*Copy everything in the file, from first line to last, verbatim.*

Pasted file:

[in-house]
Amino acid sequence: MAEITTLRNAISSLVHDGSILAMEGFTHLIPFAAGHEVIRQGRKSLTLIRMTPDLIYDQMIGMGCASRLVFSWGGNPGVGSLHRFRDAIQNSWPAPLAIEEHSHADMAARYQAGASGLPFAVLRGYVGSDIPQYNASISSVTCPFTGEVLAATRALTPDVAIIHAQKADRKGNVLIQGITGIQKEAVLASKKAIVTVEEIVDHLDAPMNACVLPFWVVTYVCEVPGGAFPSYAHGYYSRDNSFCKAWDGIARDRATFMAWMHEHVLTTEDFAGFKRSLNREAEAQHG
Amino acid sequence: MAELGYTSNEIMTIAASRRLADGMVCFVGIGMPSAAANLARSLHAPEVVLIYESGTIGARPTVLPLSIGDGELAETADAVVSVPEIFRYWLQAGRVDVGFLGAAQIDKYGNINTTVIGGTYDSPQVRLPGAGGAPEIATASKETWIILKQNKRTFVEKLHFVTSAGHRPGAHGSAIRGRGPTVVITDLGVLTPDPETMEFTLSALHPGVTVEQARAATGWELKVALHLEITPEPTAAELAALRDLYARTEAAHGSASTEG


[in-house]
Amino acid sequence: MAEITTLRNAISSLVHDGSILAMEGFTHLIPFAAGHEVIRQGRKSLTLIRMTPDLIYDQMIGMGCASRLVFSWGGNPGVGSLHRFRDAIQNSWPAPLAIEEHSHADMAARYQAGASGLPFAVLRGYVGSDIPQYNASISSVTCPFTGEVLAATRALTPDVAIIHAQKADRKGNVLIQGITGIQKEAVLASKKAIVTVEEIVDHLDAPMNACVLPFWVVTYVCEVPGGAFPSYAHGYYSRDNSFCKAWDGIARDRATFMAWMHEHVLTTEDFAGFKRSLNREAEAQHG
Amino acid sequence: MAELGYTSNEIMTIAASRRLADGMVCFVGIGMPSAAANLARSLHAPEVVLIYESGTIGARPTVLPLSIGDGELAETADAVVSVPEIFRYWLQAGRVDVGFLGAAQIDKYGNINTTVIGGTYDSPQVRLPGAGGAPEIATASKETWIILKQNKRTFVEKLHFVTSAGHRPGAHGSAIRGRGPTVVITDLGVLTPDPETMEFTLSALHPGVTVEQARAATGWELKVALHLEITPEPTAAELAALRDLYARTEAAHGSASTEG